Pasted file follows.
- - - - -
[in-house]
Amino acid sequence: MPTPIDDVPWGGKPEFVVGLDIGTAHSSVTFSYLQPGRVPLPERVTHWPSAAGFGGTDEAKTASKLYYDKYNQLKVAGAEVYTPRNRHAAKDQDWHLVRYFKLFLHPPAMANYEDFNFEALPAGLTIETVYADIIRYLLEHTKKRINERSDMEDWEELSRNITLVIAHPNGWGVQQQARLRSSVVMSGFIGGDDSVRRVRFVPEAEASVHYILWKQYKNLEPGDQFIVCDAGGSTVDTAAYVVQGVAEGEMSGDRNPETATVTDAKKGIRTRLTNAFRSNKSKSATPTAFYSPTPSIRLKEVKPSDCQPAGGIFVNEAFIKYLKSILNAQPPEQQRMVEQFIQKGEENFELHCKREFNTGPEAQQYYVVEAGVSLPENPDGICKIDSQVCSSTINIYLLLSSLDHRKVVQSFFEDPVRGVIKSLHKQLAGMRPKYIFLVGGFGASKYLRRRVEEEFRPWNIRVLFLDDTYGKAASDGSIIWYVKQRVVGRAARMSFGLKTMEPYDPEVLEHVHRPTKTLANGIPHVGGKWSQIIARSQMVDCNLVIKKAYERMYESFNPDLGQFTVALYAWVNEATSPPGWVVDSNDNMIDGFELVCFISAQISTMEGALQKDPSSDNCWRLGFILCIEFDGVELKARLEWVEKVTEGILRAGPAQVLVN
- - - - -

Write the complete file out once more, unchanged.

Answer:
[in-house]
Amino acid sequence: MPTPIDDVPWGGKPEFVVGLDIGTAHSSVTFSYLQPGRVPLPERVTHWPSAAGFGGTDEAKTASKLYYDKYNQLKVAGAEVYTPRNRHAAKDQDWHLVRYFKLFLHPPAMANYEDFNFEALPAGLTIETVYADIIRYLLEHTKKRINERSDMEDWEELSRNITLVIAHPNGWGVQQQARLRSSVVMSGFIGGDDSVRRVRFVPEAEASVHYILWKQYKNLEPGDQFIVCDAGGSTVDTAAYVVQGVAEGEMSGDRNPETATVTDAKKGIRTRLTNAFRSNKSKSATPTAFYSPTPSIRLKEVKPSDCQPAGGIFVNEAFIKYLKSILNAQPPEQQRMVEQFIQKGEENFELHCKREFNTGPEAQQYYVVEAGVSLPENPDGICKIDSQVCSSTINIYLLLSSLDHRKVVQSFFEDPVRGVIKSLHKQLAGMRPKYIFLVGGFGASKYLRRRVEEEFRPWNIRVLFLDDTYGKAASDGSIIWYVKQRVVGRAARMSFGLKTMEPYDPEVLEHVHRPTKTLANGIPHVGGKWSQIIARSQMVDCNLVIKKAYERMYESFNPDLGQFTVALYAWVNEATSPPGWVVDSNDNMIDGFELVCFISAQISTMEGALQKDPSSDNCWRLGFILCIEFDGVELKARLEWVEKVTEGILRAGPAQVLVN